Nehru becomes a more interesting writer when irked or riled; the expression of annoyance or dissent adds muscle to his writing. Here, for example, is a paragraph from one of a series of letters he exhanged with the Englishman Lord Lothian in 1936 over the future direction of India. In it he attacks Lothian's argument that Indian people should stick to constitutional methods of protest:
You refer also to the 'constitutional road' in India. What exactly is this constitutional road? I can understand constitutional activities where there is a democratic constitution, but where there is no such thing, constitutional methods have no meaning. The word constitutional then simply means legal, and legal simply means in accordance with the wishes of an autocratic executive which can make laws and issue decrees and ordinances regardless of public opinion. What is the constitutional method in Germany or Italy today? [These countries had just come under Fascist rule] What was this method in the India of the nineteenth century or of the early twentieth century or even now? ... The mere fact that it is impossible for the great majority of the people of India to make their will effective shows that they have no constitutional way open to them. They can either submit to something they dislike intensely or adopt other than so-called constitutional methods. Such methods may be wise or unwise, under the particular circumstances, but the question of their being constitutional or not does not arise.Nehru's key rhetorical tactic is to ally "constitutional" to "democratic", and to insist that one is nothing without the other. Cutting and hacking away sentence by sentence, he leaves his adversary with no ground to stand on.
And in an essay in the Tribune early in 1934, he launches a broadside against organizations motivated by communal considerations:
What are communal organizations? They are not religious, although they confine themselves to religious groups and exploit the name of religion. They are not cultural and have done nothing for culture, although they talk bravely of a past culture. They are not ethical or moral groups, for their teachings are singularly devoid of ethics and morality. They are certainly not economic groupings, for there is no economic link binding their members and they have no shadow of an economic programme. Some of them claim not to be political even. What then are they?Nehru had a naturally metaphorical cast of mind. He is often found on these pages comparing history to a great river. Indeed, he thought a lot about history, and felt keenly the pressure of history. In a speech to the Contituent Assembly in 1947, he imagines himself "standing on the sword's edge of the present between the mighty past and the mightier future" - a particularly good metaphor, because it suggests how fraught with uncertainty the present is, possessing the power to cut sharply even as attempts are made to work with it. Elsewhere, he likens the taking of risks to the exhilaration of climbing the mountains, while those who hold back, desiring safety and security, are seen as living in the valley, "with their unhealthy mists and fogs". This metaphor shows among other things Nehru's love of mountains, for most Indians would hardly go along with his negative characterization of valleys.
As a matter of fact they function politically and their demands are political, but calling themselves non-political, they avoid the real issues and only succeed in obstructing the path of others.
Although he read widely and well, Nehru was curiously not much given to quoting from the works of other writers, perhaps because he spent so much time on the move or else in prison, with limited access to books in either case. Despite frequent references to the defects and excesses of capitalism and the merits of socialism, for instance, he can only be found quoting Marx once on these pages. Also, Nehru's relationship to his reading was intensely practical, a means of learning something about the world past or present. He liked to read travellers' accounts - Hsuen Tsang, Marco Polo, Ibn Battutah - and surveys of history and society - Marx, Oswald Spengler, Reinold Neibuhr - but we know that he disliked reading novels, saying they left him "mentally slack". Gandhi appears to have been a more adventurous and open-minded reader, fond not only of the Gita and the works of Tolstoy, Ruskin and Plato but also of Walter Scott, Jules Verne and Goethe.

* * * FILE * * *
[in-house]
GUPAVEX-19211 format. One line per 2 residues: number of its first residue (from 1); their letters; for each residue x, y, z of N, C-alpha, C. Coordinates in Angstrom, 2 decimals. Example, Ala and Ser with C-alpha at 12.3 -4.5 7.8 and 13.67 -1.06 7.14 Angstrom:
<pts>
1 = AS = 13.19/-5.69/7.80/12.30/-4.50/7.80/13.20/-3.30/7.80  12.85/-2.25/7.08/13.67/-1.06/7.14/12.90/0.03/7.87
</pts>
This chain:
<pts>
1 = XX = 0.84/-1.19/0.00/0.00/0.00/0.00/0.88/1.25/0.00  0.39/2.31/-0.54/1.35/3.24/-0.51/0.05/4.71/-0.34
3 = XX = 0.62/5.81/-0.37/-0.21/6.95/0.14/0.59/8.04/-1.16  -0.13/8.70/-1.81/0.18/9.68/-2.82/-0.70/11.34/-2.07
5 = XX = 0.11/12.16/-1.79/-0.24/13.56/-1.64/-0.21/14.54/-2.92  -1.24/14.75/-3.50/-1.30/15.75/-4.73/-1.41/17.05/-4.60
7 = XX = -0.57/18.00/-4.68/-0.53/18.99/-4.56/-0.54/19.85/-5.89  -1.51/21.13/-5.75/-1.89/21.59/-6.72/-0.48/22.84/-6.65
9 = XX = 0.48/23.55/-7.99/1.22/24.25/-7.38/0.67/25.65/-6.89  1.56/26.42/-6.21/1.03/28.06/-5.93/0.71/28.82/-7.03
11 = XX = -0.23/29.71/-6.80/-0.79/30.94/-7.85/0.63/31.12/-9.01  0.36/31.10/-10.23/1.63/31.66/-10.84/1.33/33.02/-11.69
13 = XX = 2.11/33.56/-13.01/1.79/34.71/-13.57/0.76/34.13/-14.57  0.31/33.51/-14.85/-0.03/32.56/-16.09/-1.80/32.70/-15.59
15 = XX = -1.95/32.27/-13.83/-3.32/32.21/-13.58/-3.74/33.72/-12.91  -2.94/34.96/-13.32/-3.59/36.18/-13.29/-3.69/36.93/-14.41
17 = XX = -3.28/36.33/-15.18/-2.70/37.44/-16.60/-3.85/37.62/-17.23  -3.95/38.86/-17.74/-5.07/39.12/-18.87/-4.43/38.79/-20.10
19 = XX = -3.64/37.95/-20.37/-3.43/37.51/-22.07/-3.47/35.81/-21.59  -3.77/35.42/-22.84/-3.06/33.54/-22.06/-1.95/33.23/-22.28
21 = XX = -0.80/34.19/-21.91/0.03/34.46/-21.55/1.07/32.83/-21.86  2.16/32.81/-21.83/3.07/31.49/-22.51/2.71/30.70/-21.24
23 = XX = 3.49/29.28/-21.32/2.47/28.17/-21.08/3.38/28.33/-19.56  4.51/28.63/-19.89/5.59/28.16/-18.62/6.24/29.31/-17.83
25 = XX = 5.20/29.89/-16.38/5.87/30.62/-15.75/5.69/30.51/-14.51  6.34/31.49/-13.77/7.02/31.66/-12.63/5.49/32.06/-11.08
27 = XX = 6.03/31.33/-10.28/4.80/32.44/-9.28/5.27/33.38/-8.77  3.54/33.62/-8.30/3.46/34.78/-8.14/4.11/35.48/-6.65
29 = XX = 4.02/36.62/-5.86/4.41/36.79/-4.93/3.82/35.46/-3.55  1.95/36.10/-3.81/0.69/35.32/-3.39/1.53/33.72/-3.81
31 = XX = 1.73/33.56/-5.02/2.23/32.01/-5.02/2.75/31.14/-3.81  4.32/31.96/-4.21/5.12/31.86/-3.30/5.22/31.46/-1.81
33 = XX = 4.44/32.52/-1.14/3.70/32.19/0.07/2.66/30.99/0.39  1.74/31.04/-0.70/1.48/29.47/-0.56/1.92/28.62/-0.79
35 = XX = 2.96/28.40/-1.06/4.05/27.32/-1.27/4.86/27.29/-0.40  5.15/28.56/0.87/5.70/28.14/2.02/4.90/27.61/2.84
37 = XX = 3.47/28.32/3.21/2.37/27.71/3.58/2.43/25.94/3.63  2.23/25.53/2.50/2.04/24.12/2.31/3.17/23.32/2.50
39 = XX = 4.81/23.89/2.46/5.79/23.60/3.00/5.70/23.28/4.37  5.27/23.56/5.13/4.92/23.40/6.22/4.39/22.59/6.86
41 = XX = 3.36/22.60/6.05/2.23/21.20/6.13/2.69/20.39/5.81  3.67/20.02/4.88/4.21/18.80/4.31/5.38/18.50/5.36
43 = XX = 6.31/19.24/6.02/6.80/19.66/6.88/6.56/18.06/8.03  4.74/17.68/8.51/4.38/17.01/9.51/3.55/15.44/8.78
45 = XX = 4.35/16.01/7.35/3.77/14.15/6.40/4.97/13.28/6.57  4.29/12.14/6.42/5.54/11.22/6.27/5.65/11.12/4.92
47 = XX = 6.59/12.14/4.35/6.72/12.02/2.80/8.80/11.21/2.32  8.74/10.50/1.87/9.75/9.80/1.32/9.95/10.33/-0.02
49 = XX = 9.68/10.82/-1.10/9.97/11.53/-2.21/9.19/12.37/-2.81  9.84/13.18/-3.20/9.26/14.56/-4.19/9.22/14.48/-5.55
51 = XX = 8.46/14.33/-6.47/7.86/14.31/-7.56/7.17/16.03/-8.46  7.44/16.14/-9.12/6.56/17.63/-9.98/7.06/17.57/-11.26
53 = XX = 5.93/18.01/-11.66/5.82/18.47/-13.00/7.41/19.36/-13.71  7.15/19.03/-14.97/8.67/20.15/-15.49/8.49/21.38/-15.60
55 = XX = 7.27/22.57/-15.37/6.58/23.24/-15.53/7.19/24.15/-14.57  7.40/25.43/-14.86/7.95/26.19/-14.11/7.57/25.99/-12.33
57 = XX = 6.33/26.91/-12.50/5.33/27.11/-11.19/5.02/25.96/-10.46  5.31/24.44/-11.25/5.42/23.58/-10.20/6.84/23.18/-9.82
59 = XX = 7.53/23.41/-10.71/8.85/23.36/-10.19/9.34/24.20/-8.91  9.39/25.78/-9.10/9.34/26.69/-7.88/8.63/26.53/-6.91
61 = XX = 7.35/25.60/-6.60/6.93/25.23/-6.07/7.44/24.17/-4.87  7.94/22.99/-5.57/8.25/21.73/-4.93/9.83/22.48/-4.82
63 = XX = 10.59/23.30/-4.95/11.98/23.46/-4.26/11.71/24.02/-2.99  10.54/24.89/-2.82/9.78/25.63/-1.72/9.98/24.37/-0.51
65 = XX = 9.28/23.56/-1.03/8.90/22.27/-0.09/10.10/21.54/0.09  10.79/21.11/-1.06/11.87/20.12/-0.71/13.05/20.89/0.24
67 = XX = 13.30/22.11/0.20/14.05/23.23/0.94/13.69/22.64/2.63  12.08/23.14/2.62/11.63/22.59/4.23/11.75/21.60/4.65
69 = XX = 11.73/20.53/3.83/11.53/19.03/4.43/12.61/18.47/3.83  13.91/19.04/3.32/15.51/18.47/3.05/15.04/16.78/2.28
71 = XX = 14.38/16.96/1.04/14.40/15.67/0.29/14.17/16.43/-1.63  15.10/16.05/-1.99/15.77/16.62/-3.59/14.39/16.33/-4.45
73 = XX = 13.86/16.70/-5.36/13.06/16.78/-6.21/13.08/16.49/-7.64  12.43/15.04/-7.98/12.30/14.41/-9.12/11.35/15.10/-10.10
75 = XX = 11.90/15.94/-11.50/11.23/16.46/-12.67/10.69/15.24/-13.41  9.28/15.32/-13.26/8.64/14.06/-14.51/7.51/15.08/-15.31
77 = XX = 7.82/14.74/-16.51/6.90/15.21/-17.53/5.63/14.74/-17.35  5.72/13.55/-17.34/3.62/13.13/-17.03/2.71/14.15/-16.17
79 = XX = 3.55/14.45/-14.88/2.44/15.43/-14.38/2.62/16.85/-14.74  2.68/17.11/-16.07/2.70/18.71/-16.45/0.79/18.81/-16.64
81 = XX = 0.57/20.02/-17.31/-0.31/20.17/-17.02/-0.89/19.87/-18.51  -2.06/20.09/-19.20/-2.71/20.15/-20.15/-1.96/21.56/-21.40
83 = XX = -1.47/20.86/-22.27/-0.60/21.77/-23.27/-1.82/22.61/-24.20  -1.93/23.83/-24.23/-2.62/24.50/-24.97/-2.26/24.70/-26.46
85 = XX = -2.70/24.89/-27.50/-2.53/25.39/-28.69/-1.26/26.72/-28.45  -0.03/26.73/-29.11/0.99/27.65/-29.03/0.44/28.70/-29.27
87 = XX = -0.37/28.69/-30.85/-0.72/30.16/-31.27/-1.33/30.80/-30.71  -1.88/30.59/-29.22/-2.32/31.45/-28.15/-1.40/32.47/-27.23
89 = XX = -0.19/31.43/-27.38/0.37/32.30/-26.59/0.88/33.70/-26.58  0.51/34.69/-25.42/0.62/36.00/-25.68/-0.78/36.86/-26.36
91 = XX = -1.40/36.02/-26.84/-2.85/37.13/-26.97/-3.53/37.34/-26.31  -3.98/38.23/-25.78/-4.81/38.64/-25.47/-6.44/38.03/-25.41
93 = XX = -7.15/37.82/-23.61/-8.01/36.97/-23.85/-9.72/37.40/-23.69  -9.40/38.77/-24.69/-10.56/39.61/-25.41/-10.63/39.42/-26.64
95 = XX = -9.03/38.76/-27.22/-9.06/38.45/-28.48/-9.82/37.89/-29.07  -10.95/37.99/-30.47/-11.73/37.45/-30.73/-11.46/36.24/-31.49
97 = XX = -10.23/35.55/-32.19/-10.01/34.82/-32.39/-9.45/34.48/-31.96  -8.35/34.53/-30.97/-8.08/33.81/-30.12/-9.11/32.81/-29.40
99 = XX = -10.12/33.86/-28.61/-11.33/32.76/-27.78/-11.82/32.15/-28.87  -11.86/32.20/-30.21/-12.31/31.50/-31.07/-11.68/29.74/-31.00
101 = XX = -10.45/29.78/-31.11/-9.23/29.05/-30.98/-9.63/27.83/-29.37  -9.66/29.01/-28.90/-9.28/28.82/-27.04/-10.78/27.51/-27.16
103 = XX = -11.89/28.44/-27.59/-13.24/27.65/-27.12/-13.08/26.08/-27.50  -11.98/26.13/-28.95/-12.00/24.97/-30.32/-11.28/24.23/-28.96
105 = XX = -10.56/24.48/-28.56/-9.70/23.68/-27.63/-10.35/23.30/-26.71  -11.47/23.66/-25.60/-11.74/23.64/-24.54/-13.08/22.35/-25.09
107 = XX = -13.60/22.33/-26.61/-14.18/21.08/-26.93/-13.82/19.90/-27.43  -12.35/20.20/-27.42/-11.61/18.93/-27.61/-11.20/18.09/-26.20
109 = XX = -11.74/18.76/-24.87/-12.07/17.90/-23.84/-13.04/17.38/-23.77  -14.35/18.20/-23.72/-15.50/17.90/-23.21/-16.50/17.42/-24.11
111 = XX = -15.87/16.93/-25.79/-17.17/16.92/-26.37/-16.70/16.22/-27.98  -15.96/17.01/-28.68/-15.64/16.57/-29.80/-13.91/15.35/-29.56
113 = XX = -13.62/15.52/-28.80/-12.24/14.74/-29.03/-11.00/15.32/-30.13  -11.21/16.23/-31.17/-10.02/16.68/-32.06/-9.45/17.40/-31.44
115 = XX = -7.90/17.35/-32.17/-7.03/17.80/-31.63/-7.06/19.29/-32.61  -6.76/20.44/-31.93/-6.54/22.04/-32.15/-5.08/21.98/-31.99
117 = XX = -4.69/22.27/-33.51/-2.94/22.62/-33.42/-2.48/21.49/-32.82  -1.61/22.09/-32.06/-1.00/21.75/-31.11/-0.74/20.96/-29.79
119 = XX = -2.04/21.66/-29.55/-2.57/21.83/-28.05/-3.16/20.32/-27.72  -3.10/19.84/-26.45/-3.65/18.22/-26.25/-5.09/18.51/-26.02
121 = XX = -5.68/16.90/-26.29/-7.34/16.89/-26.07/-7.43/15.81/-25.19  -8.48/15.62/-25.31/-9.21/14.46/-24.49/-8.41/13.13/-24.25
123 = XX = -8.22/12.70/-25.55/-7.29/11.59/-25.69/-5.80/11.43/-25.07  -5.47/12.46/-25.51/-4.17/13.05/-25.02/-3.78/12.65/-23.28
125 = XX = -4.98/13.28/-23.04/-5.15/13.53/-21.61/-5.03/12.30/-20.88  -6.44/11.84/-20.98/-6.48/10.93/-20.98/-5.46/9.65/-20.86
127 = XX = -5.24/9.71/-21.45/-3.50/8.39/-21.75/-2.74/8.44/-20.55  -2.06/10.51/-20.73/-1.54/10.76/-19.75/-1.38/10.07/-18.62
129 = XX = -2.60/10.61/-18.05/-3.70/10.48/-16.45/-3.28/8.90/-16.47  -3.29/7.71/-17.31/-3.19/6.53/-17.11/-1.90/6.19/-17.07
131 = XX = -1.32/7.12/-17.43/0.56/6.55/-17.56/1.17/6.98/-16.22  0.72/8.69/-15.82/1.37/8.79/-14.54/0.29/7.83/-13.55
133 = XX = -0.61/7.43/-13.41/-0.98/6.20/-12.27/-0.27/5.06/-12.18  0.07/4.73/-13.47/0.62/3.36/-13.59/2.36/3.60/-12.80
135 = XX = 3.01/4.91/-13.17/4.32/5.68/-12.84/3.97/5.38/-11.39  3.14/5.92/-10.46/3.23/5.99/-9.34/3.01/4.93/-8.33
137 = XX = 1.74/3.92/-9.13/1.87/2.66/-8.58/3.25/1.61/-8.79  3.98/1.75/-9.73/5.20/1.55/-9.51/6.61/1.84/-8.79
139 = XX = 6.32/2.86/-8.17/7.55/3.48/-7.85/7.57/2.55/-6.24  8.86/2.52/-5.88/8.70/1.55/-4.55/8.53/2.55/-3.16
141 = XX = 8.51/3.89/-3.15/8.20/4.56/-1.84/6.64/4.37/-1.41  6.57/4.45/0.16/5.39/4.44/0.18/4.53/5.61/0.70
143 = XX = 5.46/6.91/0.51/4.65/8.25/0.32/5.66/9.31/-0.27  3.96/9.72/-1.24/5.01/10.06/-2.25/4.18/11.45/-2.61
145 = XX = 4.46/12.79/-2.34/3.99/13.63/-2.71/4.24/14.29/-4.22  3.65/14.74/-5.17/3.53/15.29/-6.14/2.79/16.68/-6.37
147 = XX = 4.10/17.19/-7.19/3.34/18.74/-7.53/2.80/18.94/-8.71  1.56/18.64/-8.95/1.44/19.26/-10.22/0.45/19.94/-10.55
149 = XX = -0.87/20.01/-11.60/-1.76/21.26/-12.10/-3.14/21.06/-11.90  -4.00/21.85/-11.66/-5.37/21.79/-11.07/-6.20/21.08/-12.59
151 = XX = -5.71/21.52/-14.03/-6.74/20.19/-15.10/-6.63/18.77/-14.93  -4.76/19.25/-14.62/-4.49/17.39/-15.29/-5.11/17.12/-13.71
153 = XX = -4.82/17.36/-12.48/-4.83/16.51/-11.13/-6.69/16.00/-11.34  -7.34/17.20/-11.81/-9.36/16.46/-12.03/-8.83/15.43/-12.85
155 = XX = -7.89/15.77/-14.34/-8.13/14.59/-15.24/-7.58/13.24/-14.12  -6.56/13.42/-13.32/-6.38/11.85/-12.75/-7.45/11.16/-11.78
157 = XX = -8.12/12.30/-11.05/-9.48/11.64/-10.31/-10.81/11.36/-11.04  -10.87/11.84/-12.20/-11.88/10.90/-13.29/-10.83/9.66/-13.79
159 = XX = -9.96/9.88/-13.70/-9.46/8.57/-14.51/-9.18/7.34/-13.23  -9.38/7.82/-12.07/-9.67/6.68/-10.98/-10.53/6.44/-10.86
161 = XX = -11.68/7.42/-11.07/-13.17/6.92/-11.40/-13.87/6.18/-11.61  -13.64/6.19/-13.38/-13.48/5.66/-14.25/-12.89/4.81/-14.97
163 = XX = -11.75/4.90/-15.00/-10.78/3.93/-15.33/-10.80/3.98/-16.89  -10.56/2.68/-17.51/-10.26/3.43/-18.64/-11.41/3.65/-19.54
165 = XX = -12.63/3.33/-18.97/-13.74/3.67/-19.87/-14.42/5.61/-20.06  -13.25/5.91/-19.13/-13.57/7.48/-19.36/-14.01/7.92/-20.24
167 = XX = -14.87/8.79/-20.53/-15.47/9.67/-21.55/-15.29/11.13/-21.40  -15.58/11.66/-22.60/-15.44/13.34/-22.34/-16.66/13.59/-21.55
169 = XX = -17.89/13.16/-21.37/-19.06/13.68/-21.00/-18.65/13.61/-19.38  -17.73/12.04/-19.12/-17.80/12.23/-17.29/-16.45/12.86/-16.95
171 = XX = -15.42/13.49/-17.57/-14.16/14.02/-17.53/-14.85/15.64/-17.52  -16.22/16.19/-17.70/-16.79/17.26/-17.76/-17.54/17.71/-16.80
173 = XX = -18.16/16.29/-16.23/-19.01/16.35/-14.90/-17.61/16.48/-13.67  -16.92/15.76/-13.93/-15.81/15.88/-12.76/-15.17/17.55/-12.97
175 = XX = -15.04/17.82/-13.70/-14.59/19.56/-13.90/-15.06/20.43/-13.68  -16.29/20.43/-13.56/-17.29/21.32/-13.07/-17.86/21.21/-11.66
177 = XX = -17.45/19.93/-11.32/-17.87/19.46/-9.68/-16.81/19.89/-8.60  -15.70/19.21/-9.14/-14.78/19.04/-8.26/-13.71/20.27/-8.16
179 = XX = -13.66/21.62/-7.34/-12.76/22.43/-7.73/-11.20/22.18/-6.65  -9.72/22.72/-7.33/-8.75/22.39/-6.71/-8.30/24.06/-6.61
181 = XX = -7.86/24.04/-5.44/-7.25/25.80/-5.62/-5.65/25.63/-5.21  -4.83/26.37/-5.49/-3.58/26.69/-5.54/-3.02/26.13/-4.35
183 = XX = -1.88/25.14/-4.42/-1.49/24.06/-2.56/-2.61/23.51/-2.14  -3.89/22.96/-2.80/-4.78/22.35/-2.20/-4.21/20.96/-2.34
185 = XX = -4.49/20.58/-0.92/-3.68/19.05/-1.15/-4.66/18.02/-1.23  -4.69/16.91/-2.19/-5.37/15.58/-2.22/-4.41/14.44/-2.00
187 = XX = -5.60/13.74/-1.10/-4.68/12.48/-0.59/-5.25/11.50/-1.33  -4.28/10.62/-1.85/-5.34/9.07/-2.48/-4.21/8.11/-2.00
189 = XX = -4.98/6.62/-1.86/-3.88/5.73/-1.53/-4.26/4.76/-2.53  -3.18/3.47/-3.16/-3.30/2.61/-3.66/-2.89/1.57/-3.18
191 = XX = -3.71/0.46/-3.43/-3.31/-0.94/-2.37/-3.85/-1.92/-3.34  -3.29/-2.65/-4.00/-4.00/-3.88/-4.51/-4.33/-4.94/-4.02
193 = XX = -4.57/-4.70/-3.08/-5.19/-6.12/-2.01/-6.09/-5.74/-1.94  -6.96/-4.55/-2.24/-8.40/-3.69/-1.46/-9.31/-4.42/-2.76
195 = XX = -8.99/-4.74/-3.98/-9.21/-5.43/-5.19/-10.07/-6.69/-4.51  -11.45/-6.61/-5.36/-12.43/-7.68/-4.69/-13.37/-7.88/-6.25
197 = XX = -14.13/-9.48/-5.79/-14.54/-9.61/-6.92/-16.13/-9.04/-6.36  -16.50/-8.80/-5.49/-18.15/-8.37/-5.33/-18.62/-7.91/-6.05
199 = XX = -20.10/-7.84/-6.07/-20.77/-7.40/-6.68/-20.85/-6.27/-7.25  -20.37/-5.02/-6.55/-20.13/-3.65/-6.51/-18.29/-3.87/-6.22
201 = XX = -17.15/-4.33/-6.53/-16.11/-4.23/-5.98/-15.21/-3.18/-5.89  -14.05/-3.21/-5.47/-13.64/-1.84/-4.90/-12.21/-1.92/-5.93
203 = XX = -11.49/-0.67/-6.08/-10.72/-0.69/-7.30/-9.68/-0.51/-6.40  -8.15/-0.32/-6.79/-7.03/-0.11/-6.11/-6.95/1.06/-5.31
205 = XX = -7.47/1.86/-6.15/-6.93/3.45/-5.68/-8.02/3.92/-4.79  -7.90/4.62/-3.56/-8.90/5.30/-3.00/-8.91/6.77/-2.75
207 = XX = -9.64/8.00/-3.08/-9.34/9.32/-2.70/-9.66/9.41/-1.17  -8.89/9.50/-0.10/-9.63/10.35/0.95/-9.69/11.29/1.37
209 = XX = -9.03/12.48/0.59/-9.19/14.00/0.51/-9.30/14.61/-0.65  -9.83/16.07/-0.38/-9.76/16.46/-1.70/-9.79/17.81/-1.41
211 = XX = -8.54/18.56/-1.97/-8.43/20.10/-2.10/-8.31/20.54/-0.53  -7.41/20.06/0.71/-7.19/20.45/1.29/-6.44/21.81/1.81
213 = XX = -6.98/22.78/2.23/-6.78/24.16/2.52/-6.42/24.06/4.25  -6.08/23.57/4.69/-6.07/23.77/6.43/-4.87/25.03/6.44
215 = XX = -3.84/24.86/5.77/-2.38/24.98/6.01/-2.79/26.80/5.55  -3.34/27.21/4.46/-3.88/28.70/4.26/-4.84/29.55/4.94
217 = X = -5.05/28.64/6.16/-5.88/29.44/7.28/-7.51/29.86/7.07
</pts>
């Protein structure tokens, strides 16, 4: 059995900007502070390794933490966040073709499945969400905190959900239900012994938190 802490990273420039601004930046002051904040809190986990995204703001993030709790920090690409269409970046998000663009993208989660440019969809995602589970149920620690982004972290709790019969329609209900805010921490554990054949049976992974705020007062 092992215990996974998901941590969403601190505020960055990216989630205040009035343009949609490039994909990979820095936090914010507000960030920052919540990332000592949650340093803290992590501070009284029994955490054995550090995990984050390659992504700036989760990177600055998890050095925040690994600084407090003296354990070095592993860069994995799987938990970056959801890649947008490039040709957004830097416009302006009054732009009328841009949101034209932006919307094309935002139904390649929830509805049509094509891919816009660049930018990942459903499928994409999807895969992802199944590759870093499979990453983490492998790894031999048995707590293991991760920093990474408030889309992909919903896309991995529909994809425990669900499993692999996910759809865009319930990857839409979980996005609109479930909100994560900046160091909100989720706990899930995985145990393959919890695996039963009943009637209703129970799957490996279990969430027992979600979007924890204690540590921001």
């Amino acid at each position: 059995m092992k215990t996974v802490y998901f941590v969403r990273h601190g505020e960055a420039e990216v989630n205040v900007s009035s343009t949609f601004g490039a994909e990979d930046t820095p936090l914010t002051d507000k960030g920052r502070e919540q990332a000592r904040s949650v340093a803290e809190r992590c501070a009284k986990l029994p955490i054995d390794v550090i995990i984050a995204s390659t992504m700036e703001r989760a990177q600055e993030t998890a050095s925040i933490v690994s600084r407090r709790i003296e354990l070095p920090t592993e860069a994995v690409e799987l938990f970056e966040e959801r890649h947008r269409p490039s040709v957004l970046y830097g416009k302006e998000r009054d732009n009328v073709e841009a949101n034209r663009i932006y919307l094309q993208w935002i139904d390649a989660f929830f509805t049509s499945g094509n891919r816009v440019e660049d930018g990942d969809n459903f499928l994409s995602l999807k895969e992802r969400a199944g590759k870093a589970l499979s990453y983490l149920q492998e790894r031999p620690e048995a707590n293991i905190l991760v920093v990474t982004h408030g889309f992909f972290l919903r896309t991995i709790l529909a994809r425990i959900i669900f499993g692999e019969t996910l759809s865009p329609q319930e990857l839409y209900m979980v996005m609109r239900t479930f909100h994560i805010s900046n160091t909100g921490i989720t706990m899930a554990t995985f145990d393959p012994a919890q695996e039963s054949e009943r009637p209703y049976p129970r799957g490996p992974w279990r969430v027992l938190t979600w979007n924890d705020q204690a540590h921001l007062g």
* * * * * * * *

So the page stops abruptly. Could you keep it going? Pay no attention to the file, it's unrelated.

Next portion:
Perhaps it is to these tendencies we may attribute one fault of his writing, which is a fondness for generalities and groupings and a disregard for bracing and often necessary specificities. Consider that, although he travelled widely for decades on end, and was a captivating speaker who drew huge crowds, his references to the Indian peasantry almost always take the form of the generalized description - "the sunken eyes and hopeless looks of the people", "the starving peasant" for whom "hunger gnaws at his stomach". There is no account in his letters or essays of an actual conversation with a peasant whose name is provided or who is seen as more than a downtrodden man or a hungry stomach, and it does not seem to have occurred to him that his work would be all the more forceful by his doing so.
Yet the most stirring sentences of twentieth-century Indian writing in English were composed by Nehru. These are the opening lines of his speech to the constituent assembly on the hour of India's independence. It was a situation made for a man of his talents and predilections. "Long years ago we made a tryst with destiny, and now the time comes when we shall redeem our pledge, not wholly or in full measure, but very substantially. At the stroke of the midnight hour, when the world sleeps, India will awake to life and freedom," he begins, before moving onto a majestic seven-part sentence. "A moment comes, which comes but rarely in history, when we step out from the old to the new, when an age ends, and when the soul of a nation, long suppressed, finds utterance." Nehru never wrote a better or more deeply felt line - it was what he had been waiting to say almost all his life.
And here is some more reading on Nehru: "Nehru's Faith", by Sunil Khilani, who is writing a biography of Nehru, and also Khilnani's introduction to Nehru's collection A Bunch Of Old Letters. And here are two essays by Ramachandra Guha, one called "What's Left of Nehru?" (surely then, as now, the Communist Party of India?), and the other on Nehru's letters to his chief ministers. And finally, Nehru's "tryst with destiny" speech is here, and Ian Jack, till recently the editor of Granta, has an essay on that speech here, as part of a Guardian feature on the great speeches of the 20th century.